College to hold feedback sessions for new diversity statement draft
In accordance with the work being done through the new strategic plan, the Campus Climate Action Group (CCAG) was tasked with drafting a new diversity statement for Ithaca College. Throughout November and December 2019, the CCAG benchmarked diversity statements from colleges and universities across the country and also researched theories and frameworks of diversity, equity and inclusion. It is now ready to present the community with a draft statement.
College community members have two options to provide their feedback. The first is through the online survey and the second is by attending one of four feedback sessions in which participants can meet committee members and be guided through the online survey process and ask questions. The feedback session dates are 12:10–1 p.m. Feb. 25 in Textor 101, 5–6 p.m. Feb. 25 in the Taughannock Falls Room, 12:10–1 p.m. Feb. 27 in Textor 101 and 5–6 p.m. Feb. 27 in Textor 101.
Continuing student scholarships available for next academic year
The following scholarships are available for continuing students for the 2020–21 academic year.
The Walter Bradhering ’79 and Daniel Kluchinski Scholarship is awarded to one sophomore, junior or senior in the Roy H. Park School of Communications in good academic standing with academic promise and financial need. Recipients must show service, leadership or commitment to the LGBTQ community. Preference will be given to a self-identified LGBTQ student. For those who think they qualify, submit their name, email address and a paragraph detailing service, leadership or achievement to the LGBTQ community by March 20 to Luca Maurer at firstname.lastname@example.org.
The Nathan L. Lewis Memorial Scholarship is for a student who has studied in a Jewish day school for a minimum of four years and a maximum of 12 years and who has demonstrated financial need. For those who think they qualify, submit their name, email address and the name of the Jewish day school where they studied by March 20 to Jessica Fernando at email@example.com.
The Erin Marie Masling Memorial Scholarship is awarded to a sophomore, junior or senior with a grade point average of 3.0 or greater. It was established to support and assist a student to live their life to the fullest, having overcome or managed a chronic illness or physical disability, as Masling did. Financial need is not a consideration. For those who think they qualify, submit their name and email by March 20 to Jessica Fernando at firstname.lastname@example.org.
IC to host Jewish social justice group to discuss anti-Semitism
A workshop session led by Avodah, a Jewish social justice organization, from 5 to 7 p.m. March 3 in the Muller Chapel will build a shared understanding of anti-Semitism in participants’ lives and within the broader context of the contemporary United States, particularly at this political moment.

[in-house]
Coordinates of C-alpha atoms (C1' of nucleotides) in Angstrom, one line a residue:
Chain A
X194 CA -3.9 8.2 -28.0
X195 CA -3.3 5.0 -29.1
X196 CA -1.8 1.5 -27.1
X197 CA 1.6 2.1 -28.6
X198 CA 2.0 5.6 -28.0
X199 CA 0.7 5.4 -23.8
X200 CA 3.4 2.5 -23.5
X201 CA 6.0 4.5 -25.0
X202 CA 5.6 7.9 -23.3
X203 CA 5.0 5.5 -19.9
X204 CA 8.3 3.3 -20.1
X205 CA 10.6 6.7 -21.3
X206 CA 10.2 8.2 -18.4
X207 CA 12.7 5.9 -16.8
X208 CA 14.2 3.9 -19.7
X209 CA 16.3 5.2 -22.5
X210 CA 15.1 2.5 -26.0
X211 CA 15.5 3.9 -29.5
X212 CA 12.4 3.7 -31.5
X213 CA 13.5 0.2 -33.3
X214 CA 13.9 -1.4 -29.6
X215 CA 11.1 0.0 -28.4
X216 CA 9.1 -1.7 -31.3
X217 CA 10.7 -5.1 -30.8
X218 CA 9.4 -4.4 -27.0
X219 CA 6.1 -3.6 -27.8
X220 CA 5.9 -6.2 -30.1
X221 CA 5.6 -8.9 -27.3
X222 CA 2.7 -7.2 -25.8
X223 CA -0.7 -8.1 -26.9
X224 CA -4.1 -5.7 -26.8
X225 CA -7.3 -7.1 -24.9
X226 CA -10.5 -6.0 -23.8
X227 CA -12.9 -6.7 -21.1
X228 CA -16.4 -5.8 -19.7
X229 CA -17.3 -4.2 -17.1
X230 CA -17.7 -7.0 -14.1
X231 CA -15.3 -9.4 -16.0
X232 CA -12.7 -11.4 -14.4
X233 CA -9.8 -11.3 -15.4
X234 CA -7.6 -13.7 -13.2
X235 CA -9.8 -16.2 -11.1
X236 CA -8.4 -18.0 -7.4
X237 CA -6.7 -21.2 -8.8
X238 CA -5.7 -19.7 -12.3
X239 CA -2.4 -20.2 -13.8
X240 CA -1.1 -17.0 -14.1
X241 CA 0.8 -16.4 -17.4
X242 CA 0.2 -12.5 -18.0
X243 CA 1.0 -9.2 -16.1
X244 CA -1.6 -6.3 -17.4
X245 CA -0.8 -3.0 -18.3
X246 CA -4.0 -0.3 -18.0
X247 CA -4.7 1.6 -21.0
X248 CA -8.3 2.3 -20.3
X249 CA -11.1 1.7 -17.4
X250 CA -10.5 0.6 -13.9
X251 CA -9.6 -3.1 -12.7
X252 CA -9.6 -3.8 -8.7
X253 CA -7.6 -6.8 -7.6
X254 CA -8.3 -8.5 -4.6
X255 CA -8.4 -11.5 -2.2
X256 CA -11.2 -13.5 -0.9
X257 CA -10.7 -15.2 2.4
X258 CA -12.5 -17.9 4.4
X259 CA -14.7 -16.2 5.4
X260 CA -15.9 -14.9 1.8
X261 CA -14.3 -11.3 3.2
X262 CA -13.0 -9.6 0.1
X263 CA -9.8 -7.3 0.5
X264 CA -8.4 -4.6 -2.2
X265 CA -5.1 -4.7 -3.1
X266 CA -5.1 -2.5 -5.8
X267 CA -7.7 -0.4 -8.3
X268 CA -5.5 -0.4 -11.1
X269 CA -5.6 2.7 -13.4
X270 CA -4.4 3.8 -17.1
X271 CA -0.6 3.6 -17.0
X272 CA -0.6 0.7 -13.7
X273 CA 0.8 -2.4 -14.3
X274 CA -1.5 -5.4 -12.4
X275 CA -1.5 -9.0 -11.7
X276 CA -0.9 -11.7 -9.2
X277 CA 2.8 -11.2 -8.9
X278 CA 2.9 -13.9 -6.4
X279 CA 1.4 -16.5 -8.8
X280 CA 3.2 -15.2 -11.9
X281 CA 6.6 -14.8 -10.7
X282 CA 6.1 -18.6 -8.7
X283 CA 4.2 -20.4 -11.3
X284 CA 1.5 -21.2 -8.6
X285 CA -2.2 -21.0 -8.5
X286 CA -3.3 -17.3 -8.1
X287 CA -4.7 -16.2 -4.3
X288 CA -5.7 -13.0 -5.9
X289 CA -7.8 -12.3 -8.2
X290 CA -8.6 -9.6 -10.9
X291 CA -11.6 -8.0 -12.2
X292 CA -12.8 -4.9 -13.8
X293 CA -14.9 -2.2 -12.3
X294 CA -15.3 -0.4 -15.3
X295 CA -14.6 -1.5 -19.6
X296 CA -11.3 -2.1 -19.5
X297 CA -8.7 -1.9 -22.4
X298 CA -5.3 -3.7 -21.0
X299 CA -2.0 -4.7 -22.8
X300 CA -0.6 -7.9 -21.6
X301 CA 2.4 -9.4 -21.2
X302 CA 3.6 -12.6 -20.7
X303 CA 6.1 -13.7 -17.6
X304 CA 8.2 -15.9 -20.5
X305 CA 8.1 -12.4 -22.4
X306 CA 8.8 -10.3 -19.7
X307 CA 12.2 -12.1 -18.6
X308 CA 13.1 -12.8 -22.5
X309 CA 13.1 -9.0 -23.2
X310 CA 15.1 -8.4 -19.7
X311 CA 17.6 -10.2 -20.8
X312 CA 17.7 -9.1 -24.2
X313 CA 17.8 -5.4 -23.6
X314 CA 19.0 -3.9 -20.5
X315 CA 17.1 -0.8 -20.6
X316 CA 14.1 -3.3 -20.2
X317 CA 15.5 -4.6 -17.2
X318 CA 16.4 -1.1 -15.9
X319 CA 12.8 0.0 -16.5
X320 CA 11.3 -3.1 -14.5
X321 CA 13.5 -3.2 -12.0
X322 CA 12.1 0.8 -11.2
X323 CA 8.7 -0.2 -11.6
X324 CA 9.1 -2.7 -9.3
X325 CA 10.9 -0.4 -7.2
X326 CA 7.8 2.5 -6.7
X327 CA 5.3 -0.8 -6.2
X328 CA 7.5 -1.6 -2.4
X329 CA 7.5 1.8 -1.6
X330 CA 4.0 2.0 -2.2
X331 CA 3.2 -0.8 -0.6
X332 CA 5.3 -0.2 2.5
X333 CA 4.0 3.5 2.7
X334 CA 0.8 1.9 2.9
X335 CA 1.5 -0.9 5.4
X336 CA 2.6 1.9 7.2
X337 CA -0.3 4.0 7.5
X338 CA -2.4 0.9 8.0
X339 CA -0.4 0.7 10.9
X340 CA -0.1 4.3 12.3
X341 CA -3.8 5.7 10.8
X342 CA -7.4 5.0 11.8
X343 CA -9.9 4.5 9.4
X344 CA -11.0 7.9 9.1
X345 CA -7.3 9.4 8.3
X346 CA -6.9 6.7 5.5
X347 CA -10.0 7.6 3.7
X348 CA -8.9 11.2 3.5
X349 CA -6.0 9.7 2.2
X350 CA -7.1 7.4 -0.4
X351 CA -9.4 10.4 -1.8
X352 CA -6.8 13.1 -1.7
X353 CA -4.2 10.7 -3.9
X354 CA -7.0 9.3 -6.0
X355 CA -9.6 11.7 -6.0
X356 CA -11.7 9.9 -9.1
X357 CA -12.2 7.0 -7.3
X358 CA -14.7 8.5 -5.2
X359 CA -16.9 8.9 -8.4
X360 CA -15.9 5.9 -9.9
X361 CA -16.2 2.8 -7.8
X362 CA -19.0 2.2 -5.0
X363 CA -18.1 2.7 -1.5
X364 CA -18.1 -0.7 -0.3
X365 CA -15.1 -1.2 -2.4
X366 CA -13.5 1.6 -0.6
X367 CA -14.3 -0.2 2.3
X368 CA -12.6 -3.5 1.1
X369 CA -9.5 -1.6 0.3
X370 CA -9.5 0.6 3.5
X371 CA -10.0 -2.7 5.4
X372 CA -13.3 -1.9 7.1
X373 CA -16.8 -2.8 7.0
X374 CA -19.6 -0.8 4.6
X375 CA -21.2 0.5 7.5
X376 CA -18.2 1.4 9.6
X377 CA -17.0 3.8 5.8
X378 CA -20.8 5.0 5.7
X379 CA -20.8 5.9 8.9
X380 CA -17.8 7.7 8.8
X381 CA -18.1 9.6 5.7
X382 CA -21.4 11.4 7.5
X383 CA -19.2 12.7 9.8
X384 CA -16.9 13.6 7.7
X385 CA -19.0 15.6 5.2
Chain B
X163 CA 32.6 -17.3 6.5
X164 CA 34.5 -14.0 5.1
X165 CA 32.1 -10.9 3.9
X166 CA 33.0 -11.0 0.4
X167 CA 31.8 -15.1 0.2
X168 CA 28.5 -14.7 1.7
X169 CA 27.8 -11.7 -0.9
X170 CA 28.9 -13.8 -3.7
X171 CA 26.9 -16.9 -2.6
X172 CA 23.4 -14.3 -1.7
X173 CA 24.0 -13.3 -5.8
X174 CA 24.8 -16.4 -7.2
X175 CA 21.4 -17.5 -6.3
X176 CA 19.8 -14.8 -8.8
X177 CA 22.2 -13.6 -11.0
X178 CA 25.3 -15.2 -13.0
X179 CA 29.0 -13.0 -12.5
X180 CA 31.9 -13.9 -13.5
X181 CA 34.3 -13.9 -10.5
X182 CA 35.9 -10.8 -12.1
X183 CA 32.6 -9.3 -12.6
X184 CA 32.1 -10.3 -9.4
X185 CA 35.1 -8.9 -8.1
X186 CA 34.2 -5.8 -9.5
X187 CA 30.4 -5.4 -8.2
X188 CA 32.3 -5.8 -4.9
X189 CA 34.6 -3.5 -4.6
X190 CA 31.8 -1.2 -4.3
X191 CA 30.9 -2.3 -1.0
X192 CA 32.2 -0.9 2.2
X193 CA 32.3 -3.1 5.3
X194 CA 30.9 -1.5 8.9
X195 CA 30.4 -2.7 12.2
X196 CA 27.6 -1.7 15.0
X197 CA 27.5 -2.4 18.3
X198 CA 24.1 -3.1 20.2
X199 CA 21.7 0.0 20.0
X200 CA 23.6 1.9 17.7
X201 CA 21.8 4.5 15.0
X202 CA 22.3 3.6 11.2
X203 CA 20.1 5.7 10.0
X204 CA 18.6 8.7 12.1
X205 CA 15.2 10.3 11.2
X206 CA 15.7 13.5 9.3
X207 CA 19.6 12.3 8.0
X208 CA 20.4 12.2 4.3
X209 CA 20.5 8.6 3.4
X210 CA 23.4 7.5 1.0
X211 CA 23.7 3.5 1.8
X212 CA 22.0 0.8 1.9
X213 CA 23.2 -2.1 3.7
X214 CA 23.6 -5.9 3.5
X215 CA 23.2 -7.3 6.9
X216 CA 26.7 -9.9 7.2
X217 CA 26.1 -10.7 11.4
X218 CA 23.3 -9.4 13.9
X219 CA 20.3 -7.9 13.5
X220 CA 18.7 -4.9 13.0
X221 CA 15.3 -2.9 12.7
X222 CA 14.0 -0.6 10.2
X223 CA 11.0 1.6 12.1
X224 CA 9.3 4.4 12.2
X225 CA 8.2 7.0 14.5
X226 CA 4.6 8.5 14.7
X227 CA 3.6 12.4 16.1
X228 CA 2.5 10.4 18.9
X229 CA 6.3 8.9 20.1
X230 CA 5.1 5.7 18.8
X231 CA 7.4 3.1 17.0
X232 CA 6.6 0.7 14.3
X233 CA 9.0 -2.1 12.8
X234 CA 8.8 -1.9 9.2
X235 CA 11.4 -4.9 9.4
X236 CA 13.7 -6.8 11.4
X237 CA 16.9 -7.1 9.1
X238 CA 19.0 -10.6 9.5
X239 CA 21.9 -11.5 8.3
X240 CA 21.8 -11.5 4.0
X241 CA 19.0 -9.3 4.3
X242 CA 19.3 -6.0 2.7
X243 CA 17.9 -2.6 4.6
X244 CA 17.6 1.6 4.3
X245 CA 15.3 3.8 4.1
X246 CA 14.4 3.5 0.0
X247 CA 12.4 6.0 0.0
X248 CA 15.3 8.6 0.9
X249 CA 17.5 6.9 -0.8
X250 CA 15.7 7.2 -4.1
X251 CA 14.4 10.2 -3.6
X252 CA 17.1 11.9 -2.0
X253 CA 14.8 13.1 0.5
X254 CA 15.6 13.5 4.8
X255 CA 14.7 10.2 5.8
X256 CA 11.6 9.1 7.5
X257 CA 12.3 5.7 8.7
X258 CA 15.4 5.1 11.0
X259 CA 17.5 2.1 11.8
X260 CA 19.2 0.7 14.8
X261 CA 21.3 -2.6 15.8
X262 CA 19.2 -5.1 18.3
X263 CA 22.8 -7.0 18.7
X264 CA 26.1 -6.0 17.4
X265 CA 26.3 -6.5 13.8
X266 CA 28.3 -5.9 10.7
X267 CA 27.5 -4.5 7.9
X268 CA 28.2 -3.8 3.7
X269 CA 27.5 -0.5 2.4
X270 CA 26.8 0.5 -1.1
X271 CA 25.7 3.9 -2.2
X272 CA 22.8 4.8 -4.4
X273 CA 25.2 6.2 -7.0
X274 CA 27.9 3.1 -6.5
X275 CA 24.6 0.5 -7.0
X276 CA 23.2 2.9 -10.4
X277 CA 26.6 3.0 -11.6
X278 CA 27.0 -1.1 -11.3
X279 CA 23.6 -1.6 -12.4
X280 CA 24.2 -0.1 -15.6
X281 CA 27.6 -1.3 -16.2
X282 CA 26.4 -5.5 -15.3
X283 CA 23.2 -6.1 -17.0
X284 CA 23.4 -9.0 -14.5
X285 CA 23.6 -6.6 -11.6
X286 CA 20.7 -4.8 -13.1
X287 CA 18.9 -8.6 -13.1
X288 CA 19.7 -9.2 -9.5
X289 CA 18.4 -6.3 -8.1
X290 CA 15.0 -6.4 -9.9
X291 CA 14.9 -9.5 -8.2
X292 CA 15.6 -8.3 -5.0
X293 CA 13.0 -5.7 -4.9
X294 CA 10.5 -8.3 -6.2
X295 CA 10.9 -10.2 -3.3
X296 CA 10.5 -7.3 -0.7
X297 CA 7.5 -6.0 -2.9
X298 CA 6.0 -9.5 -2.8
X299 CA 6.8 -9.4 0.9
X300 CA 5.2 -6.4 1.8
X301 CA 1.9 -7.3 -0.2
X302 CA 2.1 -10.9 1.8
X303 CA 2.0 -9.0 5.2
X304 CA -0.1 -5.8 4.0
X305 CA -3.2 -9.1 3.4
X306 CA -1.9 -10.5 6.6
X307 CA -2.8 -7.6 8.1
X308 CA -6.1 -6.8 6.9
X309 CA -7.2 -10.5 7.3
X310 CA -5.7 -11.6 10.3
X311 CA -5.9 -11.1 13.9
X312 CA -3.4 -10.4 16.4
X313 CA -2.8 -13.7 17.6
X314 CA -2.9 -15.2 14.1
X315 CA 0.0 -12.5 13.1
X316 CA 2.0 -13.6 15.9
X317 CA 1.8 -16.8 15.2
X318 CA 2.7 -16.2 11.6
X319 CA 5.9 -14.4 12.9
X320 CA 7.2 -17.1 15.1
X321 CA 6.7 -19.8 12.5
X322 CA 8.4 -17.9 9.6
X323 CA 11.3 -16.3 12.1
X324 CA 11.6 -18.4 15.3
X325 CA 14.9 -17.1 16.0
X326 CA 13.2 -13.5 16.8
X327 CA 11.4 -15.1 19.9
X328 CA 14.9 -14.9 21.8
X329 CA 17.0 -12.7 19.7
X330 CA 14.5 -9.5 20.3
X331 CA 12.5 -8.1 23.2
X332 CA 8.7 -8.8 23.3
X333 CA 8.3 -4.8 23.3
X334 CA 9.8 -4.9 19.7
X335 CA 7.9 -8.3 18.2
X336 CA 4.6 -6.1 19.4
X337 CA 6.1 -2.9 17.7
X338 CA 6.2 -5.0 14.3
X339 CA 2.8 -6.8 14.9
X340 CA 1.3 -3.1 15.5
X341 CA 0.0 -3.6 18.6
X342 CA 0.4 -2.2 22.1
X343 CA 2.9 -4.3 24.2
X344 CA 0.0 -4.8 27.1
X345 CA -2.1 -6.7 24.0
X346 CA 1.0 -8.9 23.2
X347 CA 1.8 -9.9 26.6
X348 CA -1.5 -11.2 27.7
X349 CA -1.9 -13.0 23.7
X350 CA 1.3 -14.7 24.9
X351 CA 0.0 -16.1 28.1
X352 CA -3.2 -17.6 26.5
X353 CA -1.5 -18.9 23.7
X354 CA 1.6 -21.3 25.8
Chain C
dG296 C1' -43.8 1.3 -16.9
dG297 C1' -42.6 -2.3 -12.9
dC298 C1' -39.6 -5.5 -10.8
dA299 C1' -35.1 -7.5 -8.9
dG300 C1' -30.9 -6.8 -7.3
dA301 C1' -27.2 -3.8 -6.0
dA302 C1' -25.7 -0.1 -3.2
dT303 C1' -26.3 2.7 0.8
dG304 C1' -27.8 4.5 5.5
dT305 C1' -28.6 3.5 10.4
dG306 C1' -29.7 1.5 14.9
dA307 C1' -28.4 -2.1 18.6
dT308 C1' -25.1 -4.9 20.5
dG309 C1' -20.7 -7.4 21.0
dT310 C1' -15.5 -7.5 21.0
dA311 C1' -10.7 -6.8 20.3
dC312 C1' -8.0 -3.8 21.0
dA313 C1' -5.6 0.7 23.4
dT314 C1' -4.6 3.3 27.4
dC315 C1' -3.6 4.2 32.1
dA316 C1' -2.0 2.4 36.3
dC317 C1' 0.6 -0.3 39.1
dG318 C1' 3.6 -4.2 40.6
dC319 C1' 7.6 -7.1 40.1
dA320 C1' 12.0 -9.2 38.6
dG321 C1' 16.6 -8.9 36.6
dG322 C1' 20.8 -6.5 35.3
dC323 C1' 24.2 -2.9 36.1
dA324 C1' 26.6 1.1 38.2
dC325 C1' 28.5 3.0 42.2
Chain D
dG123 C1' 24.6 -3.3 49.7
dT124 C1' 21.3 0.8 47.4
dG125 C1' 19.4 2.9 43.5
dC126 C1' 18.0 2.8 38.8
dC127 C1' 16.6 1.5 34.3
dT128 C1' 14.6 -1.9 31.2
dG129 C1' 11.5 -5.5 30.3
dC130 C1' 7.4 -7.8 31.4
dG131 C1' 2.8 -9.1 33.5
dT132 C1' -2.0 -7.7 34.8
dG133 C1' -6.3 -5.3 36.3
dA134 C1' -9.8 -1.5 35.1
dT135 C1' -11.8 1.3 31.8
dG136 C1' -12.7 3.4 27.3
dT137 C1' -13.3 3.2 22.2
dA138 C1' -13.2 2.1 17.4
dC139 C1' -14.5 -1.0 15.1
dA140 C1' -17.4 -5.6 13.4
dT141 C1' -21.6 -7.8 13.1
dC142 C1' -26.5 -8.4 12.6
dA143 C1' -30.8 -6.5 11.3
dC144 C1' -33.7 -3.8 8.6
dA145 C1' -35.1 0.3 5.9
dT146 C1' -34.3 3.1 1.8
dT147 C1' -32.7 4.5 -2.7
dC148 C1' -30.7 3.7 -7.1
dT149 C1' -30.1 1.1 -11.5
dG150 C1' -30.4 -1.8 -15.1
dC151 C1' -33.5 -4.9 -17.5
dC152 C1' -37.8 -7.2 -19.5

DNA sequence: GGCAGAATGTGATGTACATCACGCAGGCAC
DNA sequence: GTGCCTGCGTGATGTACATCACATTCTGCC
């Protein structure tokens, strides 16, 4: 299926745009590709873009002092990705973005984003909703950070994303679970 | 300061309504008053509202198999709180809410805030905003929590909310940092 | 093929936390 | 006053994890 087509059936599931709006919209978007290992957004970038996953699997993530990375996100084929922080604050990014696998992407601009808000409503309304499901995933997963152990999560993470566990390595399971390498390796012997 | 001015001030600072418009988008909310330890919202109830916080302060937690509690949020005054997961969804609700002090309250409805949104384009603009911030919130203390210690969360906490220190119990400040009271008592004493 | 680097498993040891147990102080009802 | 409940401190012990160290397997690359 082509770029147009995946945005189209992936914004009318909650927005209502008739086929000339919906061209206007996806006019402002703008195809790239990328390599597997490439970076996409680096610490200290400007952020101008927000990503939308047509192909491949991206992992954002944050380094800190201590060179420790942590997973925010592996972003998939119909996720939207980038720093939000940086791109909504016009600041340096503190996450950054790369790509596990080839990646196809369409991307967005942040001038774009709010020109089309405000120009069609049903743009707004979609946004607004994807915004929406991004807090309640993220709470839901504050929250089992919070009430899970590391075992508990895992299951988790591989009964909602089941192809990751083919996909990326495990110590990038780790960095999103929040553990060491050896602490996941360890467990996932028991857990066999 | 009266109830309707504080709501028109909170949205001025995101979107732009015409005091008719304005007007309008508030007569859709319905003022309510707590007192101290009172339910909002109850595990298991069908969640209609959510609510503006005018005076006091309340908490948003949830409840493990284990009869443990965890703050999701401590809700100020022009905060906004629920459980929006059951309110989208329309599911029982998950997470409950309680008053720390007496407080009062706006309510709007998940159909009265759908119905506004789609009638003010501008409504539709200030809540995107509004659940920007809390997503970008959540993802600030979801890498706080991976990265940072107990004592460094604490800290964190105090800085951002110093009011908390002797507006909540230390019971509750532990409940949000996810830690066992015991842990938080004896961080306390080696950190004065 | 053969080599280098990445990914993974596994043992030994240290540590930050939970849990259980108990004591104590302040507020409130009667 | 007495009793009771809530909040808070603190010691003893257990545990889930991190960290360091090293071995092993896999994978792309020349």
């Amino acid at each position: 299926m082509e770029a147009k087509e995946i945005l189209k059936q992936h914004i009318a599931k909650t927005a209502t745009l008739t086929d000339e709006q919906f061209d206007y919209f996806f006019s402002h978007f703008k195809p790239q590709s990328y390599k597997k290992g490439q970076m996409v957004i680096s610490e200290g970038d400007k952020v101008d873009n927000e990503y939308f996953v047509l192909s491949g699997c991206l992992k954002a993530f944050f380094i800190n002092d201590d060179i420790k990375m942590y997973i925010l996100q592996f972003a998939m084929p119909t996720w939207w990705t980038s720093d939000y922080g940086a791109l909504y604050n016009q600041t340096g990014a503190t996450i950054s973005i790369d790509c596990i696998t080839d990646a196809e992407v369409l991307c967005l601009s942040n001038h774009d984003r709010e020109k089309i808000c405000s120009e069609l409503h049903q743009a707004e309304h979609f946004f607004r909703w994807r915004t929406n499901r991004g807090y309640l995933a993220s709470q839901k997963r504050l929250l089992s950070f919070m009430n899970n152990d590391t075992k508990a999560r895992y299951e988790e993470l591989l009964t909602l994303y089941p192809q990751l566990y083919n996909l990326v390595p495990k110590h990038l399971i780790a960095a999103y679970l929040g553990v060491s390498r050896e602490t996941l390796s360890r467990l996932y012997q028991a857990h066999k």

This session will also help participants to think about how anti-Semitism connects to other forms of oppression and identify some patterns and internalized forms of anti-Semitism. At the close of the session, everyone will unpack what they will have learned together. A vegetarian dinner will be served.
College to hold annual national video game music conference
The North American Conference on Video Game Music (NACVGM) is an academic conference that brings together North American scholars to discuss music in video games. The seventh annual NACVGM will take place April 4–5 in Hockett Family Recital Hall in the James J. Whalen Center for Music. Registration for the conference is free for students, faculty and staff.
The conference’s keynote speaker will be Enongo Lumumba-Kasongo, aka SAMMUS, a rap artist and producer from Ithaca with a Ph.D. in science and technology studies from Cornell University. She is currently a postdoctoral fellow at Brown University in its music department. This year’s NACVGM will include a concert featuring arrangements of video game music as well as music inspired by video games, including a performance by SAMMUS. The concert is free and open to the public and will take place at 8:15 p.m. April 4 in Ford Hall.
IC professor publishes article on inclusiveness in archaeology
Jennifer Muller, associate professor and chair of the Department of Anthropology, published an article titled “Reflecting on a More Inclusive Bioarchaeology,” which provides the commentary for a thematic series in the January issue of Historical Archaeology.
Muller’s commentary focuses on one collective story that emerged from the articles in the special series — a story that disrupts cultural violence and moves toward inclusivity in historical bioarchaeology. She highlights that these contributions interrogate omissions, erasures and hegemonic narratives.
They include the works of scholars of color as central to the bioarchaeological canon and engage with living communities as knowledge producers integral to investigations of past peoples. Therefore, they explicate vital steps toward an inclusive critical bioarchaeology.